Allowing women to mix with men, says Saudi Arabia's Grand Mufti, is the root of every evil and catastrophe. "It is highly punishable," he said. Mixing of men and women is a reason for greater decadence and adultery. I severely condemn this matter and warn of grave consequences. The reason for his outburst was the appearance, without a veil, of Lubna Olayan, an internationally-known businesswoman, when she delivered the opening address at a forum in Jeddah this week.

21 January 2004

The Washington Post this morning publishes a story about a geologist's "maverick theory" that coral reefs are being killed by clouds of dust blown by the summer trade winds across the Atlantic from the African desert. The Post says fellow scientists have called Gene Shinn's theory outrageous, extreme and imaginative, seeming to suggest he's alone in believing it. That's not quite true, the theory has been the subject of research for years. American Scientist published the results of a study by Shinn and three fellow scientists in 2002.

"By some estimates," the four said, "as much as two billion metric tons of dust are lifted into the Earth's atmosphere every year. Most of this dust is stirred up by storms, the more dramatic of which are aptly named dust storms. But more than mere dust is carried aloft.

"Drifting with the suspended dust particles are soil pollutants such as herbicides and pesticides and a significant number of microorganisms - bacteria, viruses and fungi. We can gain some appreciation of how much microbial life is actually floating in our atmosphere by performing a quick calculation.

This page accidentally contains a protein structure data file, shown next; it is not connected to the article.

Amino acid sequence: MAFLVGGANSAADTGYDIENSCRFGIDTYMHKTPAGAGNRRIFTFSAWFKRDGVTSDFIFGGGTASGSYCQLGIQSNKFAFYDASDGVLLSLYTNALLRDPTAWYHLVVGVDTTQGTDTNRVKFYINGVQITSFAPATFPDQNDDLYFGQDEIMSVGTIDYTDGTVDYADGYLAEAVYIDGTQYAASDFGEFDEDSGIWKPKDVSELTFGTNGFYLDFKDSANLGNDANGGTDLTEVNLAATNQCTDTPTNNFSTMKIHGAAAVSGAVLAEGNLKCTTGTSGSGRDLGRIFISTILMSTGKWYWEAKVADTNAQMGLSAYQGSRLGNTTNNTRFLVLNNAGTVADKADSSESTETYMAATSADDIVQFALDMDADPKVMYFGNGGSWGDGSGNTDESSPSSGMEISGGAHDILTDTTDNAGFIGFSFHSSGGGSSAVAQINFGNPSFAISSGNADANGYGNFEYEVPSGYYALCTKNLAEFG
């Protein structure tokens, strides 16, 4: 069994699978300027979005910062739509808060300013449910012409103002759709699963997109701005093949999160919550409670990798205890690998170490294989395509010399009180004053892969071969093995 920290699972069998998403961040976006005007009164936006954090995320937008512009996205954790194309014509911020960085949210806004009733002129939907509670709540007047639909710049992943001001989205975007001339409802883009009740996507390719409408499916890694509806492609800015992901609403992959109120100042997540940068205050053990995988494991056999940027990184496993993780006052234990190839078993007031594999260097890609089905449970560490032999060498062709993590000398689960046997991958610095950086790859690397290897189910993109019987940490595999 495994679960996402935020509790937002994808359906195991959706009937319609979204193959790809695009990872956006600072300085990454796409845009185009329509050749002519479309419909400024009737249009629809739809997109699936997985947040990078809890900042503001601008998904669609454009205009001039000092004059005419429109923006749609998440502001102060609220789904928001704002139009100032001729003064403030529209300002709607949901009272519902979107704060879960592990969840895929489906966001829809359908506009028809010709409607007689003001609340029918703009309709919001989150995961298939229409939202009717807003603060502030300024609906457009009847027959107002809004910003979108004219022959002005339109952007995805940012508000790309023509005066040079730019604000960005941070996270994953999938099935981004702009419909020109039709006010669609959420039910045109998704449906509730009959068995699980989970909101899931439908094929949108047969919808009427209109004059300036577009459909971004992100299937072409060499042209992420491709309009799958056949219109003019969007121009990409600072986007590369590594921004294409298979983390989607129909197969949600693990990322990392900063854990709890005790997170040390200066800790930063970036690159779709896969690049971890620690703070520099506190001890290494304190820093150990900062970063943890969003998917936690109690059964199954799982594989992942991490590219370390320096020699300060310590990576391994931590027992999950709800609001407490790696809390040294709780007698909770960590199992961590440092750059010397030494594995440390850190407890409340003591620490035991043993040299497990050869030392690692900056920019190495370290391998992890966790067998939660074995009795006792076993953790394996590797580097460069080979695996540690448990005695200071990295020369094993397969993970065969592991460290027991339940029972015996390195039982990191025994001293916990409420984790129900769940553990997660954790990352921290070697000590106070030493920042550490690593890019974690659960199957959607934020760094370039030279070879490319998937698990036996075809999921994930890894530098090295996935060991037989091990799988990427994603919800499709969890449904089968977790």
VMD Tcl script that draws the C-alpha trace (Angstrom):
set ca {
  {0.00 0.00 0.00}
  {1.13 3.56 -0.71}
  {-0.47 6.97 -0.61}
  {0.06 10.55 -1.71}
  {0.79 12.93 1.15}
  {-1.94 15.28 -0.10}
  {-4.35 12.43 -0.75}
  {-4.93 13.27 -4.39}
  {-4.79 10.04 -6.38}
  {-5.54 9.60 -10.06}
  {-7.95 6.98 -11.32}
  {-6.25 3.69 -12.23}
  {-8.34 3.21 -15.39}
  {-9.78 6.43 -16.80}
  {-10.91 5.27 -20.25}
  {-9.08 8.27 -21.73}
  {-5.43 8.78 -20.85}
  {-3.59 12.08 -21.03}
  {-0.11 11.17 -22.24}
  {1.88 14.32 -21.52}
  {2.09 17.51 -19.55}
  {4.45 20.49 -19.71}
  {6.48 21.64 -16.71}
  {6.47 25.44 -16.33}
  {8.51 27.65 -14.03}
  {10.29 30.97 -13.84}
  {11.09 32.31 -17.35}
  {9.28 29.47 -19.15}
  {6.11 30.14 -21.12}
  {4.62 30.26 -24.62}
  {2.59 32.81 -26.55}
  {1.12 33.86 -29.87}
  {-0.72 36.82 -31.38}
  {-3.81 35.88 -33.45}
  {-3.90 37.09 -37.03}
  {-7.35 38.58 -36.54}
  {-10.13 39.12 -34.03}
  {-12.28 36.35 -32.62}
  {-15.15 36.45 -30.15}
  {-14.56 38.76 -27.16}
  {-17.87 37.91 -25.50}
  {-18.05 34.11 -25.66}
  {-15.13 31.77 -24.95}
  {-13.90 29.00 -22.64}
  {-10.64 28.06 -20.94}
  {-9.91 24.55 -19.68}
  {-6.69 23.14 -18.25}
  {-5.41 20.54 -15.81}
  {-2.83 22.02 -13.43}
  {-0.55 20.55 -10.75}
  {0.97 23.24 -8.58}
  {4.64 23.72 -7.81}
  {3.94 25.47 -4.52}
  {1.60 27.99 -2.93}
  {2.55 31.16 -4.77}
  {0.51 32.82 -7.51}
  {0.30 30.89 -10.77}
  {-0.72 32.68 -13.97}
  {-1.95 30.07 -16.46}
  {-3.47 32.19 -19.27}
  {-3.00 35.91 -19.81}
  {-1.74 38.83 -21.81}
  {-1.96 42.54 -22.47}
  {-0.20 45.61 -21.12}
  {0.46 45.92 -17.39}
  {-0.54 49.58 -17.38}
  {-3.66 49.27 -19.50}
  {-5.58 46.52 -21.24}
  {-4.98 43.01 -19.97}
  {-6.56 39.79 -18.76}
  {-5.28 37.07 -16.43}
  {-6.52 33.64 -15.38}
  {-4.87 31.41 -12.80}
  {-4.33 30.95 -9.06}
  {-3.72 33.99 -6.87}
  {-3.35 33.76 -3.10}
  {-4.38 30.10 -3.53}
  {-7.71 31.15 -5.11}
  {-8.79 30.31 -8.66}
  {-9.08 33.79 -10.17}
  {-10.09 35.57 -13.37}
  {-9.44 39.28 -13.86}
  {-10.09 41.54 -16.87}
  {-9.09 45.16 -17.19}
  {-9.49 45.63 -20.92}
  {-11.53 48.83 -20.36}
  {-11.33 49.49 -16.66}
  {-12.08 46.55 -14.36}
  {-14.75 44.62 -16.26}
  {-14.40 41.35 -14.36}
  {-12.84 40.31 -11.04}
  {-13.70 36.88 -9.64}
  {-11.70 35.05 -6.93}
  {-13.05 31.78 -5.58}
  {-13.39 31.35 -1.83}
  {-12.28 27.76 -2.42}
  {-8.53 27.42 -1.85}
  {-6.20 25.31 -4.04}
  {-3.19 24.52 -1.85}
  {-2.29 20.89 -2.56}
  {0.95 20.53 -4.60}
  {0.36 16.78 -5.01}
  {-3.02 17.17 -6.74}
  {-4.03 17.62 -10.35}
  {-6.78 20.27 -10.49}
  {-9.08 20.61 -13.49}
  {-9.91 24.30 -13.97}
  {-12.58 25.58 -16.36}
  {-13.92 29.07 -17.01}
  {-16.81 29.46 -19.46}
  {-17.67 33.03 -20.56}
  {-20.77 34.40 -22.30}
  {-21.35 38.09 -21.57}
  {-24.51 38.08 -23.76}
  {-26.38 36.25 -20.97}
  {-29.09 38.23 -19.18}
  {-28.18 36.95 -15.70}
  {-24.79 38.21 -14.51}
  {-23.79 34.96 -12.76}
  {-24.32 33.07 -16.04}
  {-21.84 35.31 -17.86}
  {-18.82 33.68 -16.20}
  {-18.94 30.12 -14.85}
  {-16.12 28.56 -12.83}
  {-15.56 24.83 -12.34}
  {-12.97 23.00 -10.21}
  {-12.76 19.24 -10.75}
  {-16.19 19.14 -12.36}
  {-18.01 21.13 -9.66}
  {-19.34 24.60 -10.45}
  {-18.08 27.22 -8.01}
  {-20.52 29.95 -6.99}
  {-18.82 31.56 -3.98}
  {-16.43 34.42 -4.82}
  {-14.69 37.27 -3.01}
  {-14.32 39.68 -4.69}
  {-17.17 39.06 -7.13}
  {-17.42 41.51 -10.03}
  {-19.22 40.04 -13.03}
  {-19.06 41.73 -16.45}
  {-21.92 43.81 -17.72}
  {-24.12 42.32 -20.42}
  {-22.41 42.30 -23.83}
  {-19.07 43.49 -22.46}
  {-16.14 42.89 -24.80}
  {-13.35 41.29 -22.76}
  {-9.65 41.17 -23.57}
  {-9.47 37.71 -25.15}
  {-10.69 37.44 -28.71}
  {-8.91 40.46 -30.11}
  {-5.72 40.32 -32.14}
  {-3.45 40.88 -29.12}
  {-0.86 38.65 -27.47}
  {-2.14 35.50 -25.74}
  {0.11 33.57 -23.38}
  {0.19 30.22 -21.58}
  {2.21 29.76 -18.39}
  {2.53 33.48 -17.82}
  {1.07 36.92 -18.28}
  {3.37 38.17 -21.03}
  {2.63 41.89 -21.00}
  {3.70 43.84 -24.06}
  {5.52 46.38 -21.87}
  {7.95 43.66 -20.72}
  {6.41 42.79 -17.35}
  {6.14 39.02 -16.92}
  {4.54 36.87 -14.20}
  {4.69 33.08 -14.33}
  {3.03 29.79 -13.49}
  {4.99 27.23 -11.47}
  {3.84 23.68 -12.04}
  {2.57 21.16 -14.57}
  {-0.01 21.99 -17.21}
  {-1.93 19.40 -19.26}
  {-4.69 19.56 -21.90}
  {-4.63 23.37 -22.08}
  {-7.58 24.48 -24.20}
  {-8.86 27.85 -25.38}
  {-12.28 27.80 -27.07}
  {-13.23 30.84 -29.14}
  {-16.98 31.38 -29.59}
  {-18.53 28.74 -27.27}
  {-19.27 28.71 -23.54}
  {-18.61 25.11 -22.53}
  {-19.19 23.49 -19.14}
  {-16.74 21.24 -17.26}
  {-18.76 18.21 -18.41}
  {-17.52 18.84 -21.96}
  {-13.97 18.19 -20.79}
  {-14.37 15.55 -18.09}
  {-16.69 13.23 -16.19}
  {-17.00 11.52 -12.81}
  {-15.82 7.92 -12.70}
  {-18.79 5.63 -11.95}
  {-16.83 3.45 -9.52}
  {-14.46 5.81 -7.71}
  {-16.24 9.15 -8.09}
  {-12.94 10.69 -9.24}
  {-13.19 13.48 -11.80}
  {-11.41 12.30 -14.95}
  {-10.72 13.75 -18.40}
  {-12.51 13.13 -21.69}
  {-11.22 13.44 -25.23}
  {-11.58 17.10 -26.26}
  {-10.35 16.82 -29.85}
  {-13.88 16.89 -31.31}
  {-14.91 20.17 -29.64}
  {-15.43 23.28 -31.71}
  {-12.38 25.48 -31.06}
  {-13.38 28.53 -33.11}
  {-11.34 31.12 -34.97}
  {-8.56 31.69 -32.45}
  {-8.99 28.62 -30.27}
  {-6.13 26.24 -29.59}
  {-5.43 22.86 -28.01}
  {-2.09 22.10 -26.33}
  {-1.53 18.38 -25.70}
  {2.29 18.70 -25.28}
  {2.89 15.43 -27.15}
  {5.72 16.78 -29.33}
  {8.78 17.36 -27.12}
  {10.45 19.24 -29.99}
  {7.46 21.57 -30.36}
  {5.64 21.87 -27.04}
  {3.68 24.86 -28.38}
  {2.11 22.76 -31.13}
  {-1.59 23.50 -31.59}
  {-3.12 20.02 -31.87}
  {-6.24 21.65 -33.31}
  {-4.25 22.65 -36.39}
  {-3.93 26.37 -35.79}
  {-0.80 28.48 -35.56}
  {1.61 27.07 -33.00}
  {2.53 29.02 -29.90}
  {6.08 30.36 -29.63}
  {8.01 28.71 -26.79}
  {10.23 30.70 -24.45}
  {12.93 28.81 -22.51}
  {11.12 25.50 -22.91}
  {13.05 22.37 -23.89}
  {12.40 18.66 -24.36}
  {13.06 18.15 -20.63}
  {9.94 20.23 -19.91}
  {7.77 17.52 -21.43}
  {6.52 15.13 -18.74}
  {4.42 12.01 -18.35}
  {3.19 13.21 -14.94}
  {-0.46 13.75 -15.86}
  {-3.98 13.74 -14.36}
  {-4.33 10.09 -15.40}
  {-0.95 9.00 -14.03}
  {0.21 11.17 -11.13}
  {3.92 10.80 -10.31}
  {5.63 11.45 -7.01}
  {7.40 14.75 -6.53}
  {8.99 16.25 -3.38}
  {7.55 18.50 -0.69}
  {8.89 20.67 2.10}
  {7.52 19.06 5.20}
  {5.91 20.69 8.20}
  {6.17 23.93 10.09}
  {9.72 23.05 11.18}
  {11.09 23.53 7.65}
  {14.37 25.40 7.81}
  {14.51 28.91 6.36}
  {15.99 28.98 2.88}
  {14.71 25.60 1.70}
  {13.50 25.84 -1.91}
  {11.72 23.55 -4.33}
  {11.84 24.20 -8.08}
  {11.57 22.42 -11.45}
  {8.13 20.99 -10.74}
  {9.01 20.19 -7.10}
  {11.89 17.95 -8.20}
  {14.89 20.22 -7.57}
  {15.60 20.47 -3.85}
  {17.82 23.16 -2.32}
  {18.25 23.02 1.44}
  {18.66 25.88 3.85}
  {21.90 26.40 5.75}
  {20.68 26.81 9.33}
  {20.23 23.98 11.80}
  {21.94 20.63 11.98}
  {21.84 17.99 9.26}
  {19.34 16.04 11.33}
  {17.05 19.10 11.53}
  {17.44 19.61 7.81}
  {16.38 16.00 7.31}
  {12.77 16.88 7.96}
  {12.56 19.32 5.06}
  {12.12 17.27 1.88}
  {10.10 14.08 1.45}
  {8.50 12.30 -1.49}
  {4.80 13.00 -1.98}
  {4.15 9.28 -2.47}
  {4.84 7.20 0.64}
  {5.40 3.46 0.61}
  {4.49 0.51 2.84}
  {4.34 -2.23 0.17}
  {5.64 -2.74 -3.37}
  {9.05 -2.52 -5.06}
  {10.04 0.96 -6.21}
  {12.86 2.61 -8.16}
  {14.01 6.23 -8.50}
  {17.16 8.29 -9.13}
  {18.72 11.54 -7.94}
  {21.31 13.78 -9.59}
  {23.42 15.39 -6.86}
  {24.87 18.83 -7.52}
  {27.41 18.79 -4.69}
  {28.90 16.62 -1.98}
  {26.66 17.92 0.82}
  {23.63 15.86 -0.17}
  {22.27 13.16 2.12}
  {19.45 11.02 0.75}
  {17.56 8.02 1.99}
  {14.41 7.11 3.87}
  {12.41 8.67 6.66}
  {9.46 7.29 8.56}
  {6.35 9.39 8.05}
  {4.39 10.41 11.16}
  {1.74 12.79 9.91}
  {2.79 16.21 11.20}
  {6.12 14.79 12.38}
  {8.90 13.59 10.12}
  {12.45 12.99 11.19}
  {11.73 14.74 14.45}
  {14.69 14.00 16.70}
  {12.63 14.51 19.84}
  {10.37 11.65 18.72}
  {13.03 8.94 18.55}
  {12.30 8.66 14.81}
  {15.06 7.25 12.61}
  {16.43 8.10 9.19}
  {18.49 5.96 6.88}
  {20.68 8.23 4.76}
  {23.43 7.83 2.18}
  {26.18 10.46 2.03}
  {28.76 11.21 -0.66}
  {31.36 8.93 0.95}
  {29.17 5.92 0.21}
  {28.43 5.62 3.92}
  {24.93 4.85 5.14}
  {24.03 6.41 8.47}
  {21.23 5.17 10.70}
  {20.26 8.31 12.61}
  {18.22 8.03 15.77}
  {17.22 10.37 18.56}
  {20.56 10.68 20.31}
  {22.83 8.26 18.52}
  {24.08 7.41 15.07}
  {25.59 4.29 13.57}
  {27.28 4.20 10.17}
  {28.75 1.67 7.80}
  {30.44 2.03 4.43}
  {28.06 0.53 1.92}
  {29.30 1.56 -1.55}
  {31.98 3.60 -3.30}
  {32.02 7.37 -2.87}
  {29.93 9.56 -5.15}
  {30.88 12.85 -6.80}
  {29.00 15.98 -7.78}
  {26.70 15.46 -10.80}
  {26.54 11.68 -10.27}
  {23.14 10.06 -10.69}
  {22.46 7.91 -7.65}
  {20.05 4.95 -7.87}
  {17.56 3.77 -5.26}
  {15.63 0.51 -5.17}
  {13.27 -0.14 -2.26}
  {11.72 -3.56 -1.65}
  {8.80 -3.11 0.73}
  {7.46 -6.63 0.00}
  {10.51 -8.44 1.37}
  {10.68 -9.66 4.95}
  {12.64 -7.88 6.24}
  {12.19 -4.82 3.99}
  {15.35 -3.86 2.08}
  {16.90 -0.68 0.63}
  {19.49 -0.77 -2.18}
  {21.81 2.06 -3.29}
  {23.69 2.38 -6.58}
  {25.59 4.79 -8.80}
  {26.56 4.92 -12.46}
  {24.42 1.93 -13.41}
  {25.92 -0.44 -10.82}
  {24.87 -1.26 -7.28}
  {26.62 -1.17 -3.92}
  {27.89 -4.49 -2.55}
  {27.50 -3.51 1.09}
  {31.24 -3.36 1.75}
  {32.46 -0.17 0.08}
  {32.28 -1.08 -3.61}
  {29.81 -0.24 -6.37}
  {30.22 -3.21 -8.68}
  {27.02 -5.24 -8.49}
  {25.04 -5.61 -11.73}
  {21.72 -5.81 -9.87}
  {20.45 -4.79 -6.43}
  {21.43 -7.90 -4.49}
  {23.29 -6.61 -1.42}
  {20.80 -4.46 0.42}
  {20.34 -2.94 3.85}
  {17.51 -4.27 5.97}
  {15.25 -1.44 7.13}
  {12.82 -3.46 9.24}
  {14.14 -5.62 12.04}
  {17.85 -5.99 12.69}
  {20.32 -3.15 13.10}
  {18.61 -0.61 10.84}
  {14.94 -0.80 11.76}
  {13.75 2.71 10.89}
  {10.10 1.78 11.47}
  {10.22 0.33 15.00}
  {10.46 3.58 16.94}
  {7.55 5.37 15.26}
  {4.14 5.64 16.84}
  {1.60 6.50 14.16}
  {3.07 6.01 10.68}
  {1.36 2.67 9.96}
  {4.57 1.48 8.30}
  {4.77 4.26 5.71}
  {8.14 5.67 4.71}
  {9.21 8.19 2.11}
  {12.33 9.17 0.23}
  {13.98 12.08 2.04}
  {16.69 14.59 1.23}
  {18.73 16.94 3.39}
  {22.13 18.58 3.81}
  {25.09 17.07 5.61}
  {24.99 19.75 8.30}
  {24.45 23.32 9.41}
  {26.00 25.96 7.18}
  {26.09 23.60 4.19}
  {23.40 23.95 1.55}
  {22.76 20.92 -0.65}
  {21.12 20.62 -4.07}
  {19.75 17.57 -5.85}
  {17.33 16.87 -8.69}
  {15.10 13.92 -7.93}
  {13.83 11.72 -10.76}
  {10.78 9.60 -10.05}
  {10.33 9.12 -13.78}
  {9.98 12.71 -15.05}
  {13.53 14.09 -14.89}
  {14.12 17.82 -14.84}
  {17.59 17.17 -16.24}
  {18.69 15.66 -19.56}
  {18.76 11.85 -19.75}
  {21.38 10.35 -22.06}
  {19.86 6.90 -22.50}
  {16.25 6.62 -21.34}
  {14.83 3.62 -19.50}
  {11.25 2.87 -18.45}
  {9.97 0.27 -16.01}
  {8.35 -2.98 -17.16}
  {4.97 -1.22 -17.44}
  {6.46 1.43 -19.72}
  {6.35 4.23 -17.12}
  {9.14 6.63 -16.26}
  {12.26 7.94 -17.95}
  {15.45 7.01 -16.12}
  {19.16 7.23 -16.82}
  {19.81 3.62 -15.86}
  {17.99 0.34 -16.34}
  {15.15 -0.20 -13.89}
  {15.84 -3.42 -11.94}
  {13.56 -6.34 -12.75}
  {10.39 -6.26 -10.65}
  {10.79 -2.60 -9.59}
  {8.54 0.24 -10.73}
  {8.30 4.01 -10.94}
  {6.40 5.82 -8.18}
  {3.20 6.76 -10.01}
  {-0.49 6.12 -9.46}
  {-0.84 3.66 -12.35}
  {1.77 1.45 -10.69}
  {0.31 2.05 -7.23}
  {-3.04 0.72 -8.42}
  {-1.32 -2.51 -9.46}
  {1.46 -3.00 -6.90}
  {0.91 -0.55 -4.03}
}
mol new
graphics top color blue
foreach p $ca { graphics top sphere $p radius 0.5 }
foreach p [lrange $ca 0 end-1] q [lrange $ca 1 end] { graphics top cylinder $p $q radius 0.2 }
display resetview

"There are typically about one million bacteria per gram of soil, but let's be conservative and suppose there are only 10,000 bacteria per gram of airborne sediment. Assuming a modest one billion tons of sediment in the atmosphere, these numbers quickly translate into a quintillion (10 to the power of 18) sediment-borne bacteria moving around the planet each year - enough to form a microbial bridge between Earth and Jupiter."

The legendary Daily Telegraph newsman, WF Bill Deedes, dismisses worry over the paper's future in the wake of the Conrad Black affair as "a little turbulence". Lord Deedes was the Telegraph's editor himself between 1974 and 1986. He reported on his first war from Abyssinia in 1935, and hasn't missed much since, so he knows turbulence when he sees it.

What's that saying about being careful what you wish for? A town in England that won a generous EU grant to improve its layout now rues the day. "I don't think the town will ever recover," said one resident. "The European money has ruined it for ever."